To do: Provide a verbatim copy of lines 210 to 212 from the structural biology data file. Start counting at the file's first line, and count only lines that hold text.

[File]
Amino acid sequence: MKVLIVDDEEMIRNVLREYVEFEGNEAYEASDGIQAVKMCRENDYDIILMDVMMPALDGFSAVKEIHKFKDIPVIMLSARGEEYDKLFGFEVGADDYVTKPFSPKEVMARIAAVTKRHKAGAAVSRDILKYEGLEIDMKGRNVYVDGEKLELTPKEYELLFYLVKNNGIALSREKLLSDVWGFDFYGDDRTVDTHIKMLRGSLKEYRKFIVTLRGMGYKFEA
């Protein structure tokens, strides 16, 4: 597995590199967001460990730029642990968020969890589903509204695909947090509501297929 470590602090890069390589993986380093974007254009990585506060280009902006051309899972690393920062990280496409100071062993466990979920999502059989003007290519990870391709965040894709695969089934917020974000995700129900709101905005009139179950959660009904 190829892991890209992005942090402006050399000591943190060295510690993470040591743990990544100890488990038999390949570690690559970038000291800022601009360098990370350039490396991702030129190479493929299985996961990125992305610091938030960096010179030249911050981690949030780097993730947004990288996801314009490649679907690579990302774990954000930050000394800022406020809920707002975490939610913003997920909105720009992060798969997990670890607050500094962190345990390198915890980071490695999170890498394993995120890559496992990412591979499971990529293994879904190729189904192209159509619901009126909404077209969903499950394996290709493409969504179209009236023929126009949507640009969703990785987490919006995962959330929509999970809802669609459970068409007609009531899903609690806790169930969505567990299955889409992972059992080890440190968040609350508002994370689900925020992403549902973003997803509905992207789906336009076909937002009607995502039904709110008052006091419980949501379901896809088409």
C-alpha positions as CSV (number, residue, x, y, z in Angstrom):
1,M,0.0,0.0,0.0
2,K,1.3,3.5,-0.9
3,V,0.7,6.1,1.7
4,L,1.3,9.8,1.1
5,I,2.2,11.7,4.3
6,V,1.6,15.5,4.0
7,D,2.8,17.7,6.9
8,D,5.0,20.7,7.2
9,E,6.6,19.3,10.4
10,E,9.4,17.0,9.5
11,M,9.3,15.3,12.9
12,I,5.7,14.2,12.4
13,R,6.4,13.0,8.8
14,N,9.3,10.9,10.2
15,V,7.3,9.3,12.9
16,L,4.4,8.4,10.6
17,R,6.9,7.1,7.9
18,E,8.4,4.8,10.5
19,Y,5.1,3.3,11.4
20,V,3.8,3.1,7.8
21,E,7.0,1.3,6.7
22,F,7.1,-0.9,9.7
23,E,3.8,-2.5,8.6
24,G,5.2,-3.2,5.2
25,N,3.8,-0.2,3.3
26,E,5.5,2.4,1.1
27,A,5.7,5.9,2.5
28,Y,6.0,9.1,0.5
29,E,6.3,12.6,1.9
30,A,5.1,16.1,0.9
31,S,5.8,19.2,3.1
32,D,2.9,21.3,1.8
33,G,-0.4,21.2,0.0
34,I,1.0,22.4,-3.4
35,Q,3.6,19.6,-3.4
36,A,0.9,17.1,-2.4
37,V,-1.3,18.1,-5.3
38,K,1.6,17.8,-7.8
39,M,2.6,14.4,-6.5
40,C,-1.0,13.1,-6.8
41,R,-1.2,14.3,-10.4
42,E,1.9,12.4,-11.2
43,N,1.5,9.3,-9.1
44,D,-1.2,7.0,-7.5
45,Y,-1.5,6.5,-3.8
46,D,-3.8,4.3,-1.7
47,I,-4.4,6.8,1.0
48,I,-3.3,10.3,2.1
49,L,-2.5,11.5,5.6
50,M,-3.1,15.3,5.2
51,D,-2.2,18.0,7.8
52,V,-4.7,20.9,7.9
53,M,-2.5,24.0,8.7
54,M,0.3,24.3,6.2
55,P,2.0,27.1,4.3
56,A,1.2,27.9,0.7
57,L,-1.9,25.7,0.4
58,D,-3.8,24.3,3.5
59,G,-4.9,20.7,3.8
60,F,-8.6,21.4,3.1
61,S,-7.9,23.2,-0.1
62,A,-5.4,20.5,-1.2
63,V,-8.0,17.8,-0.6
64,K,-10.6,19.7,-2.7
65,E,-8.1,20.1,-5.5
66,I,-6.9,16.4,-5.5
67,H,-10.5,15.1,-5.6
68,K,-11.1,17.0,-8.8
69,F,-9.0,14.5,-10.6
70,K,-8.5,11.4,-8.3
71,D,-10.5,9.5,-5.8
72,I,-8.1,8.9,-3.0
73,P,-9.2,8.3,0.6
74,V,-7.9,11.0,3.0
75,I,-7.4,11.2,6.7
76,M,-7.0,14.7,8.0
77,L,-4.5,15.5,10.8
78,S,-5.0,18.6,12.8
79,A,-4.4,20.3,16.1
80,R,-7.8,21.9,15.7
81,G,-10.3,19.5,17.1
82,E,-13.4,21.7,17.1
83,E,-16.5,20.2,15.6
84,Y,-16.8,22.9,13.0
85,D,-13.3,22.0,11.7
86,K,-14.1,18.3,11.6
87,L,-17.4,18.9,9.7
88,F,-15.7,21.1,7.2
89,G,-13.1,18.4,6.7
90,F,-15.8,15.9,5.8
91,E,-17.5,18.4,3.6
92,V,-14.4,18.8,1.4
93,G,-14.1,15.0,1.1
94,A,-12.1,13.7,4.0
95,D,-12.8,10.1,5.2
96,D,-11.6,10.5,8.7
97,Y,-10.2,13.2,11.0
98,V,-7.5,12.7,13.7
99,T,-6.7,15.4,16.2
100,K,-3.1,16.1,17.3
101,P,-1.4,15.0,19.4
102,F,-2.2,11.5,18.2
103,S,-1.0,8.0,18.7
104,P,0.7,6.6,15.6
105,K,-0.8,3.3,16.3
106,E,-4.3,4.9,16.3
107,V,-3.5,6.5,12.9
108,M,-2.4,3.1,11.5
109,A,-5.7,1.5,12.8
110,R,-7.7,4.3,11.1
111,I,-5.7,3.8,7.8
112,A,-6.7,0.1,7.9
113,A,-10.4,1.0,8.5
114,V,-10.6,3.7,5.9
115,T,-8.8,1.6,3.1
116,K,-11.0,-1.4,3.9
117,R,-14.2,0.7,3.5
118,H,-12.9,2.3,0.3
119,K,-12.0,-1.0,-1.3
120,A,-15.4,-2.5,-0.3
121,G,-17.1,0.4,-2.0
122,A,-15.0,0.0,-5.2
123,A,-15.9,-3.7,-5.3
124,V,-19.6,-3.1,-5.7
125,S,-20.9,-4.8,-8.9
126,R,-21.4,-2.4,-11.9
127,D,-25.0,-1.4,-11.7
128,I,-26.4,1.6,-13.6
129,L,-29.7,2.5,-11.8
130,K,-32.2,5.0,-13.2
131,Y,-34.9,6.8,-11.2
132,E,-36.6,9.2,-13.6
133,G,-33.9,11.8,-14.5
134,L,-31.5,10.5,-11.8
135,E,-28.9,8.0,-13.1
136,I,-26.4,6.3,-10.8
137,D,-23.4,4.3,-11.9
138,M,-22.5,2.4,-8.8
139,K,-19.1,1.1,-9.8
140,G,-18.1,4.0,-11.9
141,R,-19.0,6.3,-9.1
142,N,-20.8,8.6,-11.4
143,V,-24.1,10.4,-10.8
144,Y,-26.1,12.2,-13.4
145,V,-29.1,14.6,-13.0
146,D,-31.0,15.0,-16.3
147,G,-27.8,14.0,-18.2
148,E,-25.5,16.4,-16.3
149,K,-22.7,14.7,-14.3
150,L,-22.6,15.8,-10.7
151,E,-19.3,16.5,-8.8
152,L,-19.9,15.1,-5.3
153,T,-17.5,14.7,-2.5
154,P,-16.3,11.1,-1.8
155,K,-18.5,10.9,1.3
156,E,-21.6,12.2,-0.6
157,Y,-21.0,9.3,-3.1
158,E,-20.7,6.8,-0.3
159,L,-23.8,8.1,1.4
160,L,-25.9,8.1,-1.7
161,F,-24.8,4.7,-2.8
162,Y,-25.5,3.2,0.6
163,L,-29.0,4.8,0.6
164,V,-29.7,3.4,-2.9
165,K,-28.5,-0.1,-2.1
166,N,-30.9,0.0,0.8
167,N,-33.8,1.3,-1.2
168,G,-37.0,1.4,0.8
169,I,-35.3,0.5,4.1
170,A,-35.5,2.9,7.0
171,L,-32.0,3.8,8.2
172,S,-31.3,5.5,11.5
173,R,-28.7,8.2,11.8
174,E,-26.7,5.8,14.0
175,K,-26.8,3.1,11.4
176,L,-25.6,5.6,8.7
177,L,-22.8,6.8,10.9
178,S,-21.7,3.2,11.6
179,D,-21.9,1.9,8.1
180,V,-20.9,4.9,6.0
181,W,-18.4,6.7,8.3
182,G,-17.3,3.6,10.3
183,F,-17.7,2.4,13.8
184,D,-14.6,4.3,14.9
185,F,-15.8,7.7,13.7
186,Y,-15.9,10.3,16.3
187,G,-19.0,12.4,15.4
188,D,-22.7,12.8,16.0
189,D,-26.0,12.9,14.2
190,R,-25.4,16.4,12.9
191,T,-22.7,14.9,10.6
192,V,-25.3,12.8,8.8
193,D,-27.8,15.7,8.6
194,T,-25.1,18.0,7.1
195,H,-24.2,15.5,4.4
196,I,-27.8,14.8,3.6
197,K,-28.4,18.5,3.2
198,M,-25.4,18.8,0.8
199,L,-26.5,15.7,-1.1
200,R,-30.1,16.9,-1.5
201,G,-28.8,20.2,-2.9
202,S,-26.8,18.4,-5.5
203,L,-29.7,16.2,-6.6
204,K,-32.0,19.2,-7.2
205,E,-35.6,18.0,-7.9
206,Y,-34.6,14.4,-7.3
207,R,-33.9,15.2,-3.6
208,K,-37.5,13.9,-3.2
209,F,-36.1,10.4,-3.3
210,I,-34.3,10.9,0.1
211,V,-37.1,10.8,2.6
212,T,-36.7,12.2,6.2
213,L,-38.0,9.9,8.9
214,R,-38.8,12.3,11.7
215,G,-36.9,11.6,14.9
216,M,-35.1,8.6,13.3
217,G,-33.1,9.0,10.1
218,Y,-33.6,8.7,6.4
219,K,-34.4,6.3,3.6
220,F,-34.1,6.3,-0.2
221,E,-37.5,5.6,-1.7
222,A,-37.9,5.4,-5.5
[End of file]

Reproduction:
207,R,-33.9,15.2,-3.6
208,K,-37.5,13.9,-3.2
209,F,-36.1,10.4,-3.3